An example of a product for iterative wagile development is the iPad™. The market was generally known and growing as the use of eReaders was expanding in 2010. However, the iPad touchscreen required technical design beyond the smaller iPhone™ screens and some user interactions needed testing. However, once these design specifications were frozen, technical development and product manufacturing followed Apple’s traditional project management models – the same used for other existing products.
In other cases, new products are really new platforms built to serve customers and users with new technologies and with novel applications. Consider, for instance, wearable fitness trackers. The goal of the NPD project is to deliver quality and to meet customer satisfaction objectives. Customers needed to be educated on how the product worked yet were knowledgeable about the intention and utility of the product.
For fitness trackers, an incremental wagile NPD process was appropriate. While technical and market uncertainties were both high, it was important to test proofs and prototypes in the marketplace. A minimally viable product (MVP) that simply counted steps was a first version of the product. The company gains market insights from the niche customers using an MVP and develops a second version of the product, purchased by a growing customer base.
Again, technical requirements are developed based on customer insights and feedback rom using the real product. Another, more sophisticated version is released based on this new market information, and the cycle repeats itself again and again.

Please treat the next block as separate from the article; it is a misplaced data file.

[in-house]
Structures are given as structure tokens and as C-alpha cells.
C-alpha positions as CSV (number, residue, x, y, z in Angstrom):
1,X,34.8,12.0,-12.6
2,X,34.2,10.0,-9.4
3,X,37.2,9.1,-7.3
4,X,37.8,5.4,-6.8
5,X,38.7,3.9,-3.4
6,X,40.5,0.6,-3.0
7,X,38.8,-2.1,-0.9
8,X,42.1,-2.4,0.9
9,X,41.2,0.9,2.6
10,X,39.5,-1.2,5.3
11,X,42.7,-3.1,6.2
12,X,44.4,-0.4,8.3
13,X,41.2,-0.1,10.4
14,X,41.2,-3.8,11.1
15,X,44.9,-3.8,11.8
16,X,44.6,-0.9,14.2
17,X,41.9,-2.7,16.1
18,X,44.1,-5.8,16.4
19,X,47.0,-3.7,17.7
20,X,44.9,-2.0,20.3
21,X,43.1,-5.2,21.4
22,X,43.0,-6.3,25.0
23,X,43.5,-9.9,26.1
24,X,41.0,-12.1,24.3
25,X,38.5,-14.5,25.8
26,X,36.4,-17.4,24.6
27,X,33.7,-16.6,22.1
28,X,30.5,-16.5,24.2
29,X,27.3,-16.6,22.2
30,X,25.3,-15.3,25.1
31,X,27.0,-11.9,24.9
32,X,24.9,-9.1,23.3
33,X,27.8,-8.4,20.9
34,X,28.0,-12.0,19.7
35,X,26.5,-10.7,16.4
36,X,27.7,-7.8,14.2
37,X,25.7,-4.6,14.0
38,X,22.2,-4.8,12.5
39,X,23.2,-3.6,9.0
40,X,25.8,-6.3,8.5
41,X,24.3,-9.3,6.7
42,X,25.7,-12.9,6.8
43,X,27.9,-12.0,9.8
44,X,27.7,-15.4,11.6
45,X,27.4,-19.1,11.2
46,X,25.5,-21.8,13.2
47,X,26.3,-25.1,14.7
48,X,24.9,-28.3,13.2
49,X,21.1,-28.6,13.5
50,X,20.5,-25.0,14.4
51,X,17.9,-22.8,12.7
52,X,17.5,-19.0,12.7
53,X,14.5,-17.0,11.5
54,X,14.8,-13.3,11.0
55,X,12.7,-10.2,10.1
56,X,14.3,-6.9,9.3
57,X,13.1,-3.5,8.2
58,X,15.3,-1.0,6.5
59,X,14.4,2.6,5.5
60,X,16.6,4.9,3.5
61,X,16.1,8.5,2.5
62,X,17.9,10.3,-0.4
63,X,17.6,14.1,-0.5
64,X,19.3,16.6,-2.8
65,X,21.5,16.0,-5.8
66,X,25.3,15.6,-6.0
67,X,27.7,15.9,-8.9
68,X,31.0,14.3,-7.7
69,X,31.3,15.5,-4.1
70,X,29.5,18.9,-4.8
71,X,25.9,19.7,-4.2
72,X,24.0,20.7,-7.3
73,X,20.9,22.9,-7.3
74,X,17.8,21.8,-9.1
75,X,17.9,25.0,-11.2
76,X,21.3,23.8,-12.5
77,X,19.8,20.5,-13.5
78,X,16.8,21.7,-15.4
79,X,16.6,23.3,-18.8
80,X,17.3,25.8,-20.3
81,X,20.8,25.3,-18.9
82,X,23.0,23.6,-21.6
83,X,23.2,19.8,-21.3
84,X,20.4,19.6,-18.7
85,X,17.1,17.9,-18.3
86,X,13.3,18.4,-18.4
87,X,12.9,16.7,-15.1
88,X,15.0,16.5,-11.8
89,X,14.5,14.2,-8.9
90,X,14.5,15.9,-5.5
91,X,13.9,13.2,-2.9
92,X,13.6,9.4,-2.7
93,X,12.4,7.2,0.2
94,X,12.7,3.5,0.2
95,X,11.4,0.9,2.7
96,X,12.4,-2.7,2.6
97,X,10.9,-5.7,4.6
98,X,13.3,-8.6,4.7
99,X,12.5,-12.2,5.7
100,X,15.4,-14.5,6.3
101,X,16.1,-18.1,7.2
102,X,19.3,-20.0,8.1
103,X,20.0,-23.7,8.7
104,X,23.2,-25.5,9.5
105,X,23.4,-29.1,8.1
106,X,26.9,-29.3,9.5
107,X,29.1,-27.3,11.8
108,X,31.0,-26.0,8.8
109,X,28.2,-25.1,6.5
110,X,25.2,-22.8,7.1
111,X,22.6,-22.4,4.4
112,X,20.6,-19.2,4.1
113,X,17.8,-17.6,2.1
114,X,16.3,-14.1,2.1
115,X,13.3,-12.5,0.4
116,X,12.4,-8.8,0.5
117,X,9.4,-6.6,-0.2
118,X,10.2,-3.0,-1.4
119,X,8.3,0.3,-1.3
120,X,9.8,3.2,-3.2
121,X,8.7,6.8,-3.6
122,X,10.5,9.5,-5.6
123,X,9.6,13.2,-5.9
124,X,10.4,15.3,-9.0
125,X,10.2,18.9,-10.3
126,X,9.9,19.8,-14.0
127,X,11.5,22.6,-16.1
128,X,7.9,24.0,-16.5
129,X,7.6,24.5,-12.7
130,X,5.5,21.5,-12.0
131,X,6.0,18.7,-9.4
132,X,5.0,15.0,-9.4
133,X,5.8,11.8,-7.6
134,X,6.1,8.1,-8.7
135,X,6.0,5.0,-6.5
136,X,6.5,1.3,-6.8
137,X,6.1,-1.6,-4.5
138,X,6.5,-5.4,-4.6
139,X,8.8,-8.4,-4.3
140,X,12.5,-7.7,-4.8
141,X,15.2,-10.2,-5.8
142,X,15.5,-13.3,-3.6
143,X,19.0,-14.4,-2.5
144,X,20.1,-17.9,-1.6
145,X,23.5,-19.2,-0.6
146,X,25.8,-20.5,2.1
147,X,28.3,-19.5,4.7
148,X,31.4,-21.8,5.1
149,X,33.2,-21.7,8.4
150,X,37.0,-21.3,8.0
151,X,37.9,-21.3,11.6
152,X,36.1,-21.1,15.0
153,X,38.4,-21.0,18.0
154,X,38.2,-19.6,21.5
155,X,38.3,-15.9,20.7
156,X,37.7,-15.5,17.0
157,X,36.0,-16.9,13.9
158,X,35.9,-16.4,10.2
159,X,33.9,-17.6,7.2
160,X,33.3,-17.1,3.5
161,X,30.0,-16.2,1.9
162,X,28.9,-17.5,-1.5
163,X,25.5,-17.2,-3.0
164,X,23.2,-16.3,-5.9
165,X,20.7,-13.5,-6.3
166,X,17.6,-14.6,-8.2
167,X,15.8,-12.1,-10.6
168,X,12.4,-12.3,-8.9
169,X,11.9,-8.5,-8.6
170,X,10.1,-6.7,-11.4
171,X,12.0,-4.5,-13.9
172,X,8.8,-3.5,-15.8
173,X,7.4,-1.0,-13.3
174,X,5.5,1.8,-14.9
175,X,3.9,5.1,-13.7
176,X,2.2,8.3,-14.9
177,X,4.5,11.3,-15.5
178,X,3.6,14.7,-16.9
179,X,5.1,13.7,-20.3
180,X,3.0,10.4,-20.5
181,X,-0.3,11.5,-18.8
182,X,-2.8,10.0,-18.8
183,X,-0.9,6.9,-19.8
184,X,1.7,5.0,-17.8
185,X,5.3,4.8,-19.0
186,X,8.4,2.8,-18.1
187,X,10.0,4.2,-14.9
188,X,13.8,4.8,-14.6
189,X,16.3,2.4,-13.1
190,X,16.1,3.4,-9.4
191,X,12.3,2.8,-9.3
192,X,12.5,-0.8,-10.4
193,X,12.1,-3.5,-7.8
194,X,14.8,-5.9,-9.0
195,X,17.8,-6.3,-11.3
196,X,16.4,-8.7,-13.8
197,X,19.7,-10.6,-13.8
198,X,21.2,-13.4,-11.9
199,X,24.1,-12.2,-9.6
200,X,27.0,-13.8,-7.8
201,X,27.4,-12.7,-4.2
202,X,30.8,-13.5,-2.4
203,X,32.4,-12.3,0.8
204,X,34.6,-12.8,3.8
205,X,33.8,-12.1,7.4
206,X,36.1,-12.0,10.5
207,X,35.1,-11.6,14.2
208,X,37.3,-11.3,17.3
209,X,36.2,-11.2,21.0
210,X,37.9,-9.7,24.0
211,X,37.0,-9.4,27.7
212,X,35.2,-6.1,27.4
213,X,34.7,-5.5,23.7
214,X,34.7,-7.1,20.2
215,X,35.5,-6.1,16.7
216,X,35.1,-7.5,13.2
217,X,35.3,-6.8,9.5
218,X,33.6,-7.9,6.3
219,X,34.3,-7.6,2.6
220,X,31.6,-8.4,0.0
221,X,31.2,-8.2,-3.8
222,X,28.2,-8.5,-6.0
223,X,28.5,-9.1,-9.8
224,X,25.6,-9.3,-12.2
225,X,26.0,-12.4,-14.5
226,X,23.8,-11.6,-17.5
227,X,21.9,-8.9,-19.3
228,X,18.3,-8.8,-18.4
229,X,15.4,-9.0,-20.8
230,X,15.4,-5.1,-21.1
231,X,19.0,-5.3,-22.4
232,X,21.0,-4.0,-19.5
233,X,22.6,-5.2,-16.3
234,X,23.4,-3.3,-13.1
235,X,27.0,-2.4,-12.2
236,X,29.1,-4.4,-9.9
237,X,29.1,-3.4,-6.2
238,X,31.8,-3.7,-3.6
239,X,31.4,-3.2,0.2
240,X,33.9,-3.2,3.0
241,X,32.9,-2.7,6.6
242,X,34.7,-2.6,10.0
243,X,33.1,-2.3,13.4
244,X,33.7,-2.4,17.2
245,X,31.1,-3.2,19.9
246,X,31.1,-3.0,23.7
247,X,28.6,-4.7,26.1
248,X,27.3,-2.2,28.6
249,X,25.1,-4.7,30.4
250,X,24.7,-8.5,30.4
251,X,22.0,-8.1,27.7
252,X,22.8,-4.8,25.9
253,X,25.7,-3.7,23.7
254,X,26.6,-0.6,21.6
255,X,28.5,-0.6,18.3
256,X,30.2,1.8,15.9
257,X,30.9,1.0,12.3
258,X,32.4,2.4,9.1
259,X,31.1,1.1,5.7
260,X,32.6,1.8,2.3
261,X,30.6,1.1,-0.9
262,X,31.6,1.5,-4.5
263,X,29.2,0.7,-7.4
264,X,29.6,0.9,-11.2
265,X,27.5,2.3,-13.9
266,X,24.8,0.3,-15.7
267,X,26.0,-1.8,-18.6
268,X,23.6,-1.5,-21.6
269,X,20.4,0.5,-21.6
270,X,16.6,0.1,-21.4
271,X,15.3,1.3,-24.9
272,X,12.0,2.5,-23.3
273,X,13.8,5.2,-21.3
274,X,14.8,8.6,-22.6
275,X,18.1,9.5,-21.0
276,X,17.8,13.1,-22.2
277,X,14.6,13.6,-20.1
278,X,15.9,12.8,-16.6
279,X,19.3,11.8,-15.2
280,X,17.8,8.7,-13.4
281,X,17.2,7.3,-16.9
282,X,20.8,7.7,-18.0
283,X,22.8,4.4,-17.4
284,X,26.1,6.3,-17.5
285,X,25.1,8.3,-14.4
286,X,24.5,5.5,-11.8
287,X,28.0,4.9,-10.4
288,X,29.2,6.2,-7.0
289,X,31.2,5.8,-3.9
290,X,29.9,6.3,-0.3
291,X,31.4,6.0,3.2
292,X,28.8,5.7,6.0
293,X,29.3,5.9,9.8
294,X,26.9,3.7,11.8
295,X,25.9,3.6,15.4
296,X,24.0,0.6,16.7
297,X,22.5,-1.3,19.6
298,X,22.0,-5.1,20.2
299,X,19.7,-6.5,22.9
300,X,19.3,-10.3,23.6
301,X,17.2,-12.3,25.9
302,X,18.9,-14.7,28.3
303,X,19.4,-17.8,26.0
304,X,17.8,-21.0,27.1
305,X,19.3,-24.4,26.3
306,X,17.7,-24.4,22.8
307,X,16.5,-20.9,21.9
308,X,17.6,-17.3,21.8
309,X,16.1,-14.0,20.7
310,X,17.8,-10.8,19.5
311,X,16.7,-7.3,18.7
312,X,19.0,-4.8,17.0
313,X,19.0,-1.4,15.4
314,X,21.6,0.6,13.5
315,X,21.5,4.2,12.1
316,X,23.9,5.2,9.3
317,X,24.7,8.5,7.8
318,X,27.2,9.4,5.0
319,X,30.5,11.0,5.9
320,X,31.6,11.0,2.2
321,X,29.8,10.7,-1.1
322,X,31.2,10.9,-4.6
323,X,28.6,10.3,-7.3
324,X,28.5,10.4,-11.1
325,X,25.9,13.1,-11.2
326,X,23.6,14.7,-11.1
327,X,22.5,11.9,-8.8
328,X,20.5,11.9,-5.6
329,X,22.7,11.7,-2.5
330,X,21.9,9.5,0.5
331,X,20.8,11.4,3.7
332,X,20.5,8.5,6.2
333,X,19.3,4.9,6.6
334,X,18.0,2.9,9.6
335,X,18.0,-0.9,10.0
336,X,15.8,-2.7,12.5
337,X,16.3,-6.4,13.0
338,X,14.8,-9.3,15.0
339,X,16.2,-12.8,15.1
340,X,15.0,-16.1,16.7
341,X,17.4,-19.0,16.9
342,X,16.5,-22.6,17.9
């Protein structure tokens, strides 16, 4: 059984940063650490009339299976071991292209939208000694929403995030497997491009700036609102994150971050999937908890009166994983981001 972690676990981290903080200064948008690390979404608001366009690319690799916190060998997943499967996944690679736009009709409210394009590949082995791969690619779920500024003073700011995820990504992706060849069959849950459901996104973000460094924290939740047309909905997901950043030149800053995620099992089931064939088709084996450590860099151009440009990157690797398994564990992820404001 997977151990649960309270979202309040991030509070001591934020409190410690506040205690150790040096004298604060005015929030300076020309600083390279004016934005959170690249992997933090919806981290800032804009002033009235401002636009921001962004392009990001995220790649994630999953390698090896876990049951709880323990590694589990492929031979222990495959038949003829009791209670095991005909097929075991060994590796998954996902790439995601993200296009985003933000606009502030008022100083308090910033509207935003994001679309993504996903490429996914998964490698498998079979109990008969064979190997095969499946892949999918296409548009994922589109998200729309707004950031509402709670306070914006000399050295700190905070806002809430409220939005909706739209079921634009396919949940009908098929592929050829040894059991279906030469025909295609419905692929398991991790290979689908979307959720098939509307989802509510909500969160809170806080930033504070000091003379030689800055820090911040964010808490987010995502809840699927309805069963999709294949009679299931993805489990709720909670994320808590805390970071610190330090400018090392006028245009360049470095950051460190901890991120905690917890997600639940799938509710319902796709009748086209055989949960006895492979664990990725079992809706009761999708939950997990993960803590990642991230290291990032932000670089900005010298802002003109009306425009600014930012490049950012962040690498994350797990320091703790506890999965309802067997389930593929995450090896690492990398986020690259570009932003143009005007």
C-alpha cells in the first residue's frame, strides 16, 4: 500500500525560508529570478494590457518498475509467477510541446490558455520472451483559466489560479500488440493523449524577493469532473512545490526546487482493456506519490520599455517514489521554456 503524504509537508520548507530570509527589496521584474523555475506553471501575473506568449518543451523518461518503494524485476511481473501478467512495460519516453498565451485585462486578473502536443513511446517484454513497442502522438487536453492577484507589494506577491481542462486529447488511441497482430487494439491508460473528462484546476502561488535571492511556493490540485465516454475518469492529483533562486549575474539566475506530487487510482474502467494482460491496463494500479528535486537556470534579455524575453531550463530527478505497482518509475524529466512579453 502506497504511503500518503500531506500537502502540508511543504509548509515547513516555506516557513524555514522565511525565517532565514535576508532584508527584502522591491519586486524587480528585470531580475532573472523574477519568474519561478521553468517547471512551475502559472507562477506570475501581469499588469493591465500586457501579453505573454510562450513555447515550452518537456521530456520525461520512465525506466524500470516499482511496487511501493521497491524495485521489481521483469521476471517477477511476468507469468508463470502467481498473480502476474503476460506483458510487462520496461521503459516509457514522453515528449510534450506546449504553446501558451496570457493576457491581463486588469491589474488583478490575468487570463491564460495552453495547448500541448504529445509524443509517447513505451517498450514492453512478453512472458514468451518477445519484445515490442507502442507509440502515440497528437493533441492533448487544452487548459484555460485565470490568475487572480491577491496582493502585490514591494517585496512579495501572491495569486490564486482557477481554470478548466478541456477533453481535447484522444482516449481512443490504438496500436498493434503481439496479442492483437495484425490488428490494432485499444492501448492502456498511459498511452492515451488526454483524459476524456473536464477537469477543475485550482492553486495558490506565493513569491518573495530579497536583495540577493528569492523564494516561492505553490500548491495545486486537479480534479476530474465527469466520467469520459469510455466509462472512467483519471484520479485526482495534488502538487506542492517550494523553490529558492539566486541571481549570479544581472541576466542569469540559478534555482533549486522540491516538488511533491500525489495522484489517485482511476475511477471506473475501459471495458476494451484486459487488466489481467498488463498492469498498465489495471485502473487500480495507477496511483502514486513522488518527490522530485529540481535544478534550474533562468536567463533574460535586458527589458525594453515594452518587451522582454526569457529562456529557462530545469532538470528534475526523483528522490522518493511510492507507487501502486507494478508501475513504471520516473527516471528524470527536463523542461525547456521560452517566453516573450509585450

Incremental wagile is an especially useful project management approach for a new product category. Fitbit™, like Kleenex™ and Xerox™, identifies the product category for fitness tracker today, yet functionality is radically more complex than the original step counters released as MVPs just a few years ago.
Wagile for NPD
Each NPD project is unique in some way. Thus, applying the “right” NPD and project management process approach requires evaluating several variables for the project. Some of these factors include the following.
- Technical uncertainty
- Market uncertainty
- Customer availability
- Company culture
- Team structure
- Competitive threats
However, most NPD projects can be successfully implement using a waterfall (staged and gated), agile (Scrum), or hybrid (wagile) approach.
We invite you to learn more about “wagile” new product development in an upcoming Agile NPD or New Product Development Professional (NPDP) certification workshop. Check out our full class schedule at Simple-PDH.com. Please contact me if you’d like a free pdf copy of the Scrum Body of Knowledge (SBOK) and check out our current course list for Agile NPD and Scrum here. Feel free to contact me at firstname.lastname@example.org or 281-280-8717. At Simple-PDH.com where we want to help you gain and maintain your professional certifications. You can study, learn, and earn – it’s simple!
- Essential Scrum by Kenneth Rubin
- The Lean Startup by Eric Ries
- Effective Project Management by Robert Wysocki
- Being Agile by Leslie Ekas and Scott Will
- Making Sense of Agile Project Management by Charles Cobb